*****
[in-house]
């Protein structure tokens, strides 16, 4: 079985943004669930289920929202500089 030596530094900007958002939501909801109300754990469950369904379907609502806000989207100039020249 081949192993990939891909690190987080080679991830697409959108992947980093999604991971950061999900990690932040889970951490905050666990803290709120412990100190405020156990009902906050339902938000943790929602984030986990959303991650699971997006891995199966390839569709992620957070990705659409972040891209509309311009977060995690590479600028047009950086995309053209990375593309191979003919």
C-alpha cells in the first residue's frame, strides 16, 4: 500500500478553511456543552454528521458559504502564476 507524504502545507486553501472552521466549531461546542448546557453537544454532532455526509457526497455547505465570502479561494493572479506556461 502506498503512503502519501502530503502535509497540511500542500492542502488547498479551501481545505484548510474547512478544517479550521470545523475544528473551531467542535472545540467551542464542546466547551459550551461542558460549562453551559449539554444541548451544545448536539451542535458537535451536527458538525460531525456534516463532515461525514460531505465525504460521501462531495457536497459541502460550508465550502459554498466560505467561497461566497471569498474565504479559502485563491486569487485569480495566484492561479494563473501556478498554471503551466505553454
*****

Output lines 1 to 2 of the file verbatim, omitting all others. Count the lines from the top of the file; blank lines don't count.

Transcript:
[in-house]
């Protein structure tokens, strides 16, 4: 079985943004669930289920929202500089 030596530094900007958002939501909801109300754990469950369904379907609502806000989207100039020249 081949192993990939891909690190987080080679991830697409959108992947980093999604991971950061999900990690932040889970951490905050666990803290709120412990100190405020156990009902906050339902938000943790929602984030986990959303991650699971997006891995199966390839569709992620957070990705659409972040891209509309311009977060995690590479600028047009950086995309053209990375593309191979003919």